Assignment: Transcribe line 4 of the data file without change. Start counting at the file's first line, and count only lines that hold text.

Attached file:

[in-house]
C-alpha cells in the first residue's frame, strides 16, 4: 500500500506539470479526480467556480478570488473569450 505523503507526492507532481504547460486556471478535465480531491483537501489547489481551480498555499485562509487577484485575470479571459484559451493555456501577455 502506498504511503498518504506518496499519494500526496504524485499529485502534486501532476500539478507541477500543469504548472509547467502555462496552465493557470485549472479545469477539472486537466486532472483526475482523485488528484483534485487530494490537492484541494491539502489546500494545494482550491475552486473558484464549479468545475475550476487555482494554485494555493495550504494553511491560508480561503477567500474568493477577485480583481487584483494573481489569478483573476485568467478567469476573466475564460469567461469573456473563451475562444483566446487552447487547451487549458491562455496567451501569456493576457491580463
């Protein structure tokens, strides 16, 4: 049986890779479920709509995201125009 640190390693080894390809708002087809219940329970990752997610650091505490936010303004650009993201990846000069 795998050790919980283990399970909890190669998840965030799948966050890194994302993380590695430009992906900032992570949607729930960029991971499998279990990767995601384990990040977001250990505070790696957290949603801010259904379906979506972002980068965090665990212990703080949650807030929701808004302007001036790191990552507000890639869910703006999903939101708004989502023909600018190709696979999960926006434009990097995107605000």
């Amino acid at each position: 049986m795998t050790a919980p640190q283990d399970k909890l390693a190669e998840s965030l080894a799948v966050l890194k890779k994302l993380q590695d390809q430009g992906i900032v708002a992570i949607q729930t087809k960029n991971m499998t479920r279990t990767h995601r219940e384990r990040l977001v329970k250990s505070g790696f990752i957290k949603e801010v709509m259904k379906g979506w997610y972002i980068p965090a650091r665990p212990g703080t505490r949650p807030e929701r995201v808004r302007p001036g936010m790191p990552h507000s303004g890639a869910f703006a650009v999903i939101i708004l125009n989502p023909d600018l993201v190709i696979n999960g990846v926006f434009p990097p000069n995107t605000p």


């Amino acid at each position: 049986m795998t050790a919980p640190q283990d399970k909890l390693a190669e998840s965030l080894a799948v966050l890194k890779k994302l993380q590695d390809q430009g992906i900032v708002a992570i949607q729930t087809k960029n991971m499998t479920r279990t990767h995601r219940e384990r990040l977001v329970k250990s505070g790696f990752i957290k949603e801010v709509m259904k379906g979506w997610y972002i980068p965090a650091r665990p212990g703080t505490r949650p807030e929701r995201v808004r302007p001036g936010m790191p990552h507000s303004g890639a869910f703006a650009v999903i939101i708004l125009n989502p023909d600018l993201v190709i696979n999960g990846v926006f434009p990097p000069n995107t605000p």